Open source software at the Montana State University Libraries Symposium

This one-page essay outlines what open source software (OSS) is and how it can be applied to some of the computer-related problems facing libraries. In short, it characterizes open source software as a community-driven process, describes it as "free as a free kitten", compares it to the principles of librarianship, and finally, outlines how it can be exploited to develop "next generation" library catalogs. (This text is also available as a PDF document designed for duplex printing.)

OSS as a process

Open source software is the result of a particular computer program development process. It begins with someone who has an "itch" -- a computing problem that needs to be "scratched". The person brings together the necessary resources (people, time, computers, etc.) and outlines a plan for solving the problem. Next, they put the plan into action and implement a solution. Third, the solution is "freely" shared with wider communities, under the assumption other people have the same "itch". Finally, an effort is made to foster a supportive community around the software thus lowering ongoing maintenance costs. All along the way input, often in the form of additional computer code, is garnered, fed back into the process, and begins anew with Step #1.

The activity of writing computer code is only one small part of the whole activity. Just as important, if not more important is the subprocess of building the community. This community includes people who write documentation, do usability testing and quality assurance, provide technical support, and market the solution. In such a process everybody has something to offer and no one person stands above the rest. Without this community-building aspect the software will not grow, thrive, nor continue to be a vibrant solution to the computing problem. Like the building of library collections and reference services, software development is never done.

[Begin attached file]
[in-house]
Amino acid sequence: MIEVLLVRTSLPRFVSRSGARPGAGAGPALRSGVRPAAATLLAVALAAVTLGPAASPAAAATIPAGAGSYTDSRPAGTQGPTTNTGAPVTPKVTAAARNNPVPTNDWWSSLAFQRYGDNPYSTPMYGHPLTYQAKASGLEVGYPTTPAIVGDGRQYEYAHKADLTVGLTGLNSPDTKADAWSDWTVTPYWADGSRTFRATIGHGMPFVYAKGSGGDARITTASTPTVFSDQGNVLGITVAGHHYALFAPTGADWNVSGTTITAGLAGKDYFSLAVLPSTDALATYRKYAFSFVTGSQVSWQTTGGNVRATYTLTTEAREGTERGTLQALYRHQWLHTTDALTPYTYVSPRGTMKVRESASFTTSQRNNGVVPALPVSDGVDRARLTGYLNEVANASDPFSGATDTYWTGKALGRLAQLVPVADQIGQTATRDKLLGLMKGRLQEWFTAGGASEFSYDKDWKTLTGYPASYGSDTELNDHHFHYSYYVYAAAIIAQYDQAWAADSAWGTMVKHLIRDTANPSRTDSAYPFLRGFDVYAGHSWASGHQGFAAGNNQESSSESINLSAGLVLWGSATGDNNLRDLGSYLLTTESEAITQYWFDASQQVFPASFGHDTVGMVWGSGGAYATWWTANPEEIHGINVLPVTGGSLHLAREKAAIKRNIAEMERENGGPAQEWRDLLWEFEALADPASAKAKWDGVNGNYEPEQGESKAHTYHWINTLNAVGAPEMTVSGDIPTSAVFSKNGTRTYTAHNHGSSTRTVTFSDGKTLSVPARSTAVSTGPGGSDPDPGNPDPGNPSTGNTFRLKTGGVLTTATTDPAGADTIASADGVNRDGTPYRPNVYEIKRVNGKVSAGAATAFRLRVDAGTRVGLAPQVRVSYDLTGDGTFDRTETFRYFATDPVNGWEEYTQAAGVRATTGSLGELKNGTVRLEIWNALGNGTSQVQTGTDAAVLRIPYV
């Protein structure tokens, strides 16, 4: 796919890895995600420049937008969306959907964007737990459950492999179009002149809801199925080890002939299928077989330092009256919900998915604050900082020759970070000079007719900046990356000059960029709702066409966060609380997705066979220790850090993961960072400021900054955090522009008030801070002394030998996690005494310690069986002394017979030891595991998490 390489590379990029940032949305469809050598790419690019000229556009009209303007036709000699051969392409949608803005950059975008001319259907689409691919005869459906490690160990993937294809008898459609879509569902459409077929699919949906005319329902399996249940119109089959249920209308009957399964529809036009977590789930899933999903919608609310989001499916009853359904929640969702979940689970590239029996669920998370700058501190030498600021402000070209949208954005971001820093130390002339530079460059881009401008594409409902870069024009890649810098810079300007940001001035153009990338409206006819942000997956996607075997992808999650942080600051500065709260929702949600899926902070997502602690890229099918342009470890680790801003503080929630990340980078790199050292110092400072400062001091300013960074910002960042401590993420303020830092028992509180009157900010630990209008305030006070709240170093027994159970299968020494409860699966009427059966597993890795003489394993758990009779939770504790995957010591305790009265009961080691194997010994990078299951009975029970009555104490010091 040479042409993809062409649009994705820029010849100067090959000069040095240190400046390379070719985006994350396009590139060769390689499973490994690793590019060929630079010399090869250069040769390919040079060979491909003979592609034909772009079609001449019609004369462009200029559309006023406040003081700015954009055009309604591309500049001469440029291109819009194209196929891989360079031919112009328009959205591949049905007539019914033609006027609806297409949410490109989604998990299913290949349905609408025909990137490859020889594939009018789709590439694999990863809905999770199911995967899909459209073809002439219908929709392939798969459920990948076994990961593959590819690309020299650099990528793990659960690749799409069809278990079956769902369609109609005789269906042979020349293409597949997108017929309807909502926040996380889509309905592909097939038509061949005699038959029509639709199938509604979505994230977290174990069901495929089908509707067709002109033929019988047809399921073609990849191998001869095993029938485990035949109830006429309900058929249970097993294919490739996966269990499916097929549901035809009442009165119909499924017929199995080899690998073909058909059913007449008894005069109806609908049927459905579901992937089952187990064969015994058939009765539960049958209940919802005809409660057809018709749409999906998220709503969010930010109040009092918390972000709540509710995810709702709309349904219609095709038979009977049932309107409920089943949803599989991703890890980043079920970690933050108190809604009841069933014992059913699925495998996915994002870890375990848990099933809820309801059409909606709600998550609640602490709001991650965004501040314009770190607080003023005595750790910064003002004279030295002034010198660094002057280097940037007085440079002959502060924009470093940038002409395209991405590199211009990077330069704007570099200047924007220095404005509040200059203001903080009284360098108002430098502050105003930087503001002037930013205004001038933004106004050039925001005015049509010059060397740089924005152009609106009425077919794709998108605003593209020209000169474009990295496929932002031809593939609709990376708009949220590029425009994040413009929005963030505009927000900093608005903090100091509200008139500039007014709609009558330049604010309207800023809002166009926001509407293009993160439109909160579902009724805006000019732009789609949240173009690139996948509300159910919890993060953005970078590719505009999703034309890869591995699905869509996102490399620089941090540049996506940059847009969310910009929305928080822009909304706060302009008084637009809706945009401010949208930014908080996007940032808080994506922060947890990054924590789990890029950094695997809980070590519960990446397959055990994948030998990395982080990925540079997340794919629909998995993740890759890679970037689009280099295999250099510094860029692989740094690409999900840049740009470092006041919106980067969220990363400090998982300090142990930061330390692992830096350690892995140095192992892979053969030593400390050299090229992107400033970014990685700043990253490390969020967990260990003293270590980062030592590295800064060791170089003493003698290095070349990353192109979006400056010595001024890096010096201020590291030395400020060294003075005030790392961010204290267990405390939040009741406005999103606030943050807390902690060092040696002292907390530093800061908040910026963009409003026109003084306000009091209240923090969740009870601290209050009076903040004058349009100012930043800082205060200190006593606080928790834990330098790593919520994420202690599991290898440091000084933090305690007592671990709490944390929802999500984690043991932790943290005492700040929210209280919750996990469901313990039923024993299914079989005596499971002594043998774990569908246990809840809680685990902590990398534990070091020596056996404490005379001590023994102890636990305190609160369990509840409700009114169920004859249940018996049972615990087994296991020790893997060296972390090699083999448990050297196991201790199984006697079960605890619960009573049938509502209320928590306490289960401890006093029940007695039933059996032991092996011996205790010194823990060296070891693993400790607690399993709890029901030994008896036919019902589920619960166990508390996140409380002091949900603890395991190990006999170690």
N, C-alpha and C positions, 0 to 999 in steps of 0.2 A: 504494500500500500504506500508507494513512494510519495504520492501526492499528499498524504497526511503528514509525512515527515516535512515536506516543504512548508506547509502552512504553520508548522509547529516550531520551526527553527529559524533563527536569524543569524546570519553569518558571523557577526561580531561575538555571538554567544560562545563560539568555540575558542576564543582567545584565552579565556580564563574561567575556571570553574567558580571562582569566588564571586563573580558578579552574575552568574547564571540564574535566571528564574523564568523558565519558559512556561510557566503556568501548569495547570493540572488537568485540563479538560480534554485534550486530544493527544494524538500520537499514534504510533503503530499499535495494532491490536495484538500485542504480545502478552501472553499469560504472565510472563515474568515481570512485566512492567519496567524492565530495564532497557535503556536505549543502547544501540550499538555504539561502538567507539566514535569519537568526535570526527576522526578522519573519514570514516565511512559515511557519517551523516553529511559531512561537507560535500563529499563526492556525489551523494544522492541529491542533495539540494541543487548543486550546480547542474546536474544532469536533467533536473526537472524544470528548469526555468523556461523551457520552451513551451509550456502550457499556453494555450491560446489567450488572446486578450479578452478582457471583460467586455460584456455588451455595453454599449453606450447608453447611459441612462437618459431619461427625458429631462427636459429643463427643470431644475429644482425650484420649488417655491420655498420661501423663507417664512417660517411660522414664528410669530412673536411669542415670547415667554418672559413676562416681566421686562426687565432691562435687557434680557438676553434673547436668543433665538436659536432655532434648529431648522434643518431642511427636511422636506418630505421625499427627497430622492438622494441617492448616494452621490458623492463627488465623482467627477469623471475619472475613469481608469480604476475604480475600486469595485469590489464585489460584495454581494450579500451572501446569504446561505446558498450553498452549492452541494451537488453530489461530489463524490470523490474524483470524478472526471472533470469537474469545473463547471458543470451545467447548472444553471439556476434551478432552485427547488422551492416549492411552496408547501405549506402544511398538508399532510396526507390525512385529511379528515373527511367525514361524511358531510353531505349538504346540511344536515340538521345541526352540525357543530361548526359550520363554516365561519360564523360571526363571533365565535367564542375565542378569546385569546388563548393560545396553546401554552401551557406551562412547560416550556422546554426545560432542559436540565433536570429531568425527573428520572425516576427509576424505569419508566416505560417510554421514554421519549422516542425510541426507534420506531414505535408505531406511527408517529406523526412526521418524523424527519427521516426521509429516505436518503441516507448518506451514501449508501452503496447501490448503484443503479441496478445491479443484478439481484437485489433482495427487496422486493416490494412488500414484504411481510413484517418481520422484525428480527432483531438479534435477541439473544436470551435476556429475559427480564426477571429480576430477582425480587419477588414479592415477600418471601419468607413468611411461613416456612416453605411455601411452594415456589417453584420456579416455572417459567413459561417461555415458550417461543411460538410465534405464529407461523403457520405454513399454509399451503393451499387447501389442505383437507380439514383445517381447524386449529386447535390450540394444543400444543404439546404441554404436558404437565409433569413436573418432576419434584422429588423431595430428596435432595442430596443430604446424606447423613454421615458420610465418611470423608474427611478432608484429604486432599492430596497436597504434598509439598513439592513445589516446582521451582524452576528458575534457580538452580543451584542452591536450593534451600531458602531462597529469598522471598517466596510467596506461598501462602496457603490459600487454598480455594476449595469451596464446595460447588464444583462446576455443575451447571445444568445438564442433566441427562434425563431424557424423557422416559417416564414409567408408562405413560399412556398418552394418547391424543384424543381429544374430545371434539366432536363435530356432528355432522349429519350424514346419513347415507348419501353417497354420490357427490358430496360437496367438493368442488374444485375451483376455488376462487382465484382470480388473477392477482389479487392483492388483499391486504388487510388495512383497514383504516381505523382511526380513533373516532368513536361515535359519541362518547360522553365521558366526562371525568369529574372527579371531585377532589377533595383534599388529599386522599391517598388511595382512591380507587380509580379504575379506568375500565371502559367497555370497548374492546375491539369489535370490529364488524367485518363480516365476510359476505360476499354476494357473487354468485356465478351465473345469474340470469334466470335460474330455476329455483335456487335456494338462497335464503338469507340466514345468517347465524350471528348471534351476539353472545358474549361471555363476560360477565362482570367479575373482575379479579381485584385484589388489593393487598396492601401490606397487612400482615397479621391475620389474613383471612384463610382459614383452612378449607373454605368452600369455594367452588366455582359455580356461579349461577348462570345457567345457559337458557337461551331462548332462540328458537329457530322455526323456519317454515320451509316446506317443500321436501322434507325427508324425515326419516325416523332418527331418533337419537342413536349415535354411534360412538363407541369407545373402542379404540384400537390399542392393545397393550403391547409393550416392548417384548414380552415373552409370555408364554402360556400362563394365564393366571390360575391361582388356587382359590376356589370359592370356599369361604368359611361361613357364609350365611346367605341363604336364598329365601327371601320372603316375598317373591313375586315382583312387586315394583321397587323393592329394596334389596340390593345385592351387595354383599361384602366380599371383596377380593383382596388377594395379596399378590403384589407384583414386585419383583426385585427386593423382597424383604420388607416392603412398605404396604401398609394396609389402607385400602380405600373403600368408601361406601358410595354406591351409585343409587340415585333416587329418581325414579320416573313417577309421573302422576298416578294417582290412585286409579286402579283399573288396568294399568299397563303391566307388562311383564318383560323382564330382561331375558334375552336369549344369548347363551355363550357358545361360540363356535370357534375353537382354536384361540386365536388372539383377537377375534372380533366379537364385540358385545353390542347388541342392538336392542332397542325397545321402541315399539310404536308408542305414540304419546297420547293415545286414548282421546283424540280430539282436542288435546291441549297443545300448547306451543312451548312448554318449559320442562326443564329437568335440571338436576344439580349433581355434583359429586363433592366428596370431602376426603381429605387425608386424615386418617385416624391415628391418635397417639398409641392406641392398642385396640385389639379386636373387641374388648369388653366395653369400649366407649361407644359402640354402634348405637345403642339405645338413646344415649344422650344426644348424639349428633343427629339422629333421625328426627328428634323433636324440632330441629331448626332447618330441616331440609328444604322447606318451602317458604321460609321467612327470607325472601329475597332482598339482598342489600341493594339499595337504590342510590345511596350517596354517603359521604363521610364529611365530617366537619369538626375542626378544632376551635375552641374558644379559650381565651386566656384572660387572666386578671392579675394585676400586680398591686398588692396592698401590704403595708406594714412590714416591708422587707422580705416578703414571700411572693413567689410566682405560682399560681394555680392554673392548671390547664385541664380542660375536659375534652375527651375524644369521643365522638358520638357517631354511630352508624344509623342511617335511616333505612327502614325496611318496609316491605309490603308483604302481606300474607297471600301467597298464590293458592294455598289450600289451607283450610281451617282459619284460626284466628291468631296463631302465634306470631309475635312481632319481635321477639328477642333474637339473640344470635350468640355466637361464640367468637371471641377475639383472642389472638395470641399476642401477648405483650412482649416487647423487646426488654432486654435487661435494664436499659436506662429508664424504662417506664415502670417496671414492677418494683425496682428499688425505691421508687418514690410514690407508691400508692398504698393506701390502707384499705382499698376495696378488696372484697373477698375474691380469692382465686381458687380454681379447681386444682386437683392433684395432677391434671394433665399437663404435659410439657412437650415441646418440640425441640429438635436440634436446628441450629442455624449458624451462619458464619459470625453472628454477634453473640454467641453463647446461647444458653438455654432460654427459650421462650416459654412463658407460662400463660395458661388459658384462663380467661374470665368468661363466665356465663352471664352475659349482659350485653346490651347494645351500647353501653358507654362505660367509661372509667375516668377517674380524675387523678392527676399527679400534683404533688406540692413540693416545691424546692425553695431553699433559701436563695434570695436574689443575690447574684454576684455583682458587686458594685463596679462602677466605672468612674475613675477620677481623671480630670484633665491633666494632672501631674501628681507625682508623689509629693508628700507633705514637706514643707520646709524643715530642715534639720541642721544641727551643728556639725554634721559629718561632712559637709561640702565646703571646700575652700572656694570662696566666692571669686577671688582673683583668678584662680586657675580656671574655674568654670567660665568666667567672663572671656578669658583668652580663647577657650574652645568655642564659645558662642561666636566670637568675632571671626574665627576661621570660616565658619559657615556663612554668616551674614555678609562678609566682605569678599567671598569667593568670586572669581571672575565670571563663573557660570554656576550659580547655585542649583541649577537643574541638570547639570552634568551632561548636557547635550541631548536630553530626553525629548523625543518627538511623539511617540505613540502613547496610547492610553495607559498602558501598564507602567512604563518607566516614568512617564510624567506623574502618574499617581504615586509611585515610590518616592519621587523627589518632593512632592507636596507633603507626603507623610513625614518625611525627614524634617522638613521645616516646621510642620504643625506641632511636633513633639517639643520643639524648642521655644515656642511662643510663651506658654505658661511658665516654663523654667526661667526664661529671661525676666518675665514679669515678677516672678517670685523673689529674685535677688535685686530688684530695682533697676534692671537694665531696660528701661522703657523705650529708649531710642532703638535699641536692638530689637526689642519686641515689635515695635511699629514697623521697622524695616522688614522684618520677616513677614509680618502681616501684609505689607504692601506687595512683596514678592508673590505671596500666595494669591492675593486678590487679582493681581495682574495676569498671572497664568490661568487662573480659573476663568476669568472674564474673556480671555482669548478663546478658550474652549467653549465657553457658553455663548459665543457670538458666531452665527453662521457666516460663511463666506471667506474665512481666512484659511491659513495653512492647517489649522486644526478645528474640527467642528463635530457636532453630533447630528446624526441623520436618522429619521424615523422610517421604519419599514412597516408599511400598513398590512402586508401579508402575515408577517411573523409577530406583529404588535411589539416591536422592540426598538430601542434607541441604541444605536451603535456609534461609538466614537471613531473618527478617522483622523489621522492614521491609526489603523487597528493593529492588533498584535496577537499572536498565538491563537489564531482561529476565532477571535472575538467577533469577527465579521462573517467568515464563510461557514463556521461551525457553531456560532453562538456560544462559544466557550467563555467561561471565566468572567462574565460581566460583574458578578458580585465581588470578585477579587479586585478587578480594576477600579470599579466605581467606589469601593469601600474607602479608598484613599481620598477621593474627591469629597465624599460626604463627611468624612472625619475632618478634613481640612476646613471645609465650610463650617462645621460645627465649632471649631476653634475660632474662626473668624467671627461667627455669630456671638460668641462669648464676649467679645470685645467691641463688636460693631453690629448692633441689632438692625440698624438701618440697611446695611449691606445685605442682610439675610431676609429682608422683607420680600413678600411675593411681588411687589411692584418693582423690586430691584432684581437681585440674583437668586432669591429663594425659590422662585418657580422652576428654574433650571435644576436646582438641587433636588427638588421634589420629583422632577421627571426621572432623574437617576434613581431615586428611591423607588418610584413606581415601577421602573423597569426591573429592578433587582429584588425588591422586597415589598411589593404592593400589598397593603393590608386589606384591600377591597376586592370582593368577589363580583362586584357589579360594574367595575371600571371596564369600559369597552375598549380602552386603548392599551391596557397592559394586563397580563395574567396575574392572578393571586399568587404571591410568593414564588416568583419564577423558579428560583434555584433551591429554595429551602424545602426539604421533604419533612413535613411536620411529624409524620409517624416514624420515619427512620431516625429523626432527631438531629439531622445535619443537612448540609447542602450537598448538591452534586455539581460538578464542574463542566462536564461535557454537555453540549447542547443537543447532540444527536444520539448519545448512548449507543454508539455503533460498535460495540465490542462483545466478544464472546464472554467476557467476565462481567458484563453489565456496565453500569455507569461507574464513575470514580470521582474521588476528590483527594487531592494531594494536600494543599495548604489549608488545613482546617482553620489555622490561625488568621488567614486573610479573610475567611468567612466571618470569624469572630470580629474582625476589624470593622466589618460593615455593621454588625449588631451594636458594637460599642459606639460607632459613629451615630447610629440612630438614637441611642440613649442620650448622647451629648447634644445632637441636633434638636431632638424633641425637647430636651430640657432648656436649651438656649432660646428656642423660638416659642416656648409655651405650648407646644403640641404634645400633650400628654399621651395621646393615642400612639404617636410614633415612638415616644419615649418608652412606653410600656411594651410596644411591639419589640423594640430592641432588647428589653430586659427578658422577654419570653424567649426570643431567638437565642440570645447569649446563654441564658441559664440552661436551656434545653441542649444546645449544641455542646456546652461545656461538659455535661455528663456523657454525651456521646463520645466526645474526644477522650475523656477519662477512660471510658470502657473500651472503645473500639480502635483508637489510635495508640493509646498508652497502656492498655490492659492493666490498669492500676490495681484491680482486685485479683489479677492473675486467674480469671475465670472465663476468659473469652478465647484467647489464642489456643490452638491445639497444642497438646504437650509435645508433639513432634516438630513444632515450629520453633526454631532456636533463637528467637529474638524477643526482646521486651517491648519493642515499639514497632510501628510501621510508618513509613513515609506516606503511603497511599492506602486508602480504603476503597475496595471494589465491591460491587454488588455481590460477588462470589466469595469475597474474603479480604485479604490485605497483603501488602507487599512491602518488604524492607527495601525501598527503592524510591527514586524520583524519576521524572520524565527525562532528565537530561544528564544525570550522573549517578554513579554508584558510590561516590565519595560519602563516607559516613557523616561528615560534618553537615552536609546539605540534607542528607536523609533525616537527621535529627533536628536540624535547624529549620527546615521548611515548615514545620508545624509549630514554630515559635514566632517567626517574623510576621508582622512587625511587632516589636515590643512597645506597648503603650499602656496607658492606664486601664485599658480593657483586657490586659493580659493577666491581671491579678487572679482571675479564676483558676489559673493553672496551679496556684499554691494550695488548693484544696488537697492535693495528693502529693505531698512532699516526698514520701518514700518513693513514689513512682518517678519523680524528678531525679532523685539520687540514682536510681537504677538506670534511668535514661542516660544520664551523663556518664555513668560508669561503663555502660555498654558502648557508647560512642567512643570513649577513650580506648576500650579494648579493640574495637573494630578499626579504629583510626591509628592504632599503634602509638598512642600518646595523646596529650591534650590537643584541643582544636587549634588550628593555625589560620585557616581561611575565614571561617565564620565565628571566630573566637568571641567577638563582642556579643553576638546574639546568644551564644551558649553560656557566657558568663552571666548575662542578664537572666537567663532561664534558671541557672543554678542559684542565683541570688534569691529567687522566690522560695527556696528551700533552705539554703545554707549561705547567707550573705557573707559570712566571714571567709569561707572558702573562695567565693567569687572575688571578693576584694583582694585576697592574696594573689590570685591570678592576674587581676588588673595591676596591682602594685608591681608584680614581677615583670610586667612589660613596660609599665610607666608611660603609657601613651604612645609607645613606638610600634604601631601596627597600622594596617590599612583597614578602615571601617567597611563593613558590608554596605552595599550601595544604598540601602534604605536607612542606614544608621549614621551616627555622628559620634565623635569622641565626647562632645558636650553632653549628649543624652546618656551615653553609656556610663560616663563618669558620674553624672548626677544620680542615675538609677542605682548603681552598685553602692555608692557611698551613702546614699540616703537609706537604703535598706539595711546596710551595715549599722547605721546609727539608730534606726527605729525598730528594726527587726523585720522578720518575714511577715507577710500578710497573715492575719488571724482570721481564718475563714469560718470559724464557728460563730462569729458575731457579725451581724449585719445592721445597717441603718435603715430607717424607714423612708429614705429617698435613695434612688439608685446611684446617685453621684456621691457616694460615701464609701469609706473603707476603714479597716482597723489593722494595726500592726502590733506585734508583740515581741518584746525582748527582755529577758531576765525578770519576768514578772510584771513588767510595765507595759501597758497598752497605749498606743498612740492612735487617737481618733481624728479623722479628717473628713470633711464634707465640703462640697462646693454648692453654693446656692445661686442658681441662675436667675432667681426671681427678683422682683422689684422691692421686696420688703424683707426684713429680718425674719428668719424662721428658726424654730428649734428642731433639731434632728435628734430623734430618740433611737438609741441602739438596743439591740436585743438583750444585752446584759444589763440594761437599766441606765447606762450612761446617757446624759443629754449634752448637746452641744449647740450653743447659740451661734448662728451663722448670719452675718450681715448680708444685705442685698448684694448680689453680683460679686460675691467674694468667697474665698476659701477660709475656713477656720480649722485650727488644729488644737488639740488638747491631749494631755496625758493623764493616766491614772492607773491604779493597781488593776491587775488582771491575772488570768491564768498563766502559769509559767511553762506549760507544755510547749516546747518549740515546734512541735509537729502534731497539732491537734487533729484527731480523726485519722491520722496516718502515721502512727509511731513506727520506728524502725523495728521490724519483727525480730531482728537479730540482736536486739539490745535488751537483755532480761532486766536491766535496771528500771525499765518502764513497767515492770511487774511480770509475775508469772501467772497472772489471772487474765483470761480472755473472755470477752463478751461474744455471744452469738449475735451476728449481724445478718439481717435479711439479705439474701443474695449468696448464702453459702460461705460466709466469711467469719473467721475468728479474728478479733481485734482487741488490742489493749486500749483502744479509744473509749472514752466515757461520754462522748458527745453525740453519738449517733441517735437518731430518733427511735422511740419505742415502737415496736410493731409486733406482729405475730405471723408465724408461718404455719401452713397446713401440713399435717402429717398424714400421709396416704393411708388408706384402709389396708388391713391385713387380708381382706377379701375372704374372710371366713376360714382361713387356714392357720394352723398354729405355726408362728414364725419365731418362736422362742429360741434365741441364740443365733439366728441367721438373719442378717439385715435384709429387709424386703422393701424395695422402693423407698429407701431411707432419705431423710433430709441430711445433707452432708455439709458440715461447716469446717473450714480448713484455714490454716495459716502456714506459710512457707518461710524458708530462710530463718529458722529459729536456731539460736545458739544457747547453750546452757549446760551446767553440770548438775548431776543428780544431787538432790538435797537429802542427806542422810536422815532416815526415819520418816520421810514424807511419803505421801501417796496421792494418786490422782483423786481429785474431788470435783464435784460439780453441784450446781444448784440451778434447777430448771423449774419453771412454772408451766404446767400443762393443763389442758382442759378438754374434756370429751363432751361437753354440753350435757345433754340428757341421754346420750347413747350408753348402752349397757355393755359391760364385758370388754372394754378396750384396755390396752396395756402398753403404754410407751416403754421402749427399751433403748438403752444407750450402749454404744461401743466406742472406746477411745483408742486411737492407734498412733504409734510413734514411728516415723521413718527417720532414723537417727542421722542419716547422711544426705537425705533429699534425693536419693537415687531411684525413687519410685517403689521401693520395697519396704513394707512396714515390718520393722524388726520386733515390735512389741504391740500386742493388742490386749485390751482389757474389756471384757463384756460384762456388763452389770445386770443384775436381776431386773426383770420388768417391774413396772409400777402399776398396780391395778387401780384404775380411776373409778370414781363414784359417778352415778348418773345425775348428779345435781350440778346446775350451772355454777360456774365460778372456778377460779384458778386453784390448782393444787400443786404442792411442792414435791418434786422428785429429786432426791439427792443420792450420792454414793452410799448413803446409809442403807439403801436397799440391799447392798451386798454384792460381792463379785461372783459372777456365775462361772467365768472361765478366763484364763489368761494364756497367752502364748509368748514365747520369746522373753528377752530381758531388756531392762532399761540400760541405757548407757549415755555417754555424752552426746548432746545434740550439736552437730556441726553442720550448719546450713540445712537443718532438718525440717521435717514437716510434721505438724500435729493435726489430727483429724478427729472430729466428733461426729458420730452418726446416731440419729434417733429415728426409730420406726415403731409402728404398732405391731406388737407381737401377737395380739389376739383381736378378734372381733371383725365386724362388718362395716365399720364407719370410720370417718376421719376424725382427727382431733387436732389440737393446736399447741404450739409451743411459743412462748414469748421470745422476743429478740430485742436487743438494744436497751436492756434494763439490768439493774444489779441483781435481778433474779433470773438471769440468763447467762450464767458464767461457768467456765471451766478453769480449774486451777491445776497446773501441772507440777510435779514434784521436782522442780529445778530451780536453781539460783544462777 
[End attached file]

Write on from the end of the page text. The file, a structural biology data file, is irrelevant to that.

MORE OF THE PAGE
Free as a free kitten

The third step in the open source software process -- "free" distribution -- is the differentiating characteristic when compared to traditional computer software creation and maintenance. In this case the word "free" should be equated with the word "liberty" and not necessarily "gratis". Under the distribution rights of open source software you are free to modify the source code and use it however you desire. You are "free" to make changes to the way the computer program works and operates.

I like to compare the "free" aspect of open source software to "free" kittens. You see a sign saying, "Free kittens!". You take a look and become enamored with a warm, fuzzy, and adorable animal. You take it home. It purrs. It plays with a ball of string. You buy it a cat toy, and the kitten is fun. You are happy. You then buy a litter box, cat food, and take it to the vet to get if vaccinated. After that the cat claws your furniture. Worse, the kitten escapes outside over night only to return the next morning looking to be fed.

While the kitten was "free" it did not come without expense. There were real monetary expenses as well as emotional expenses. The same is true with open source software. To put open source software into practice you will need computers to host the application, people to maintain the computers, and additional people to oversee the "care and feeding" of your implementation.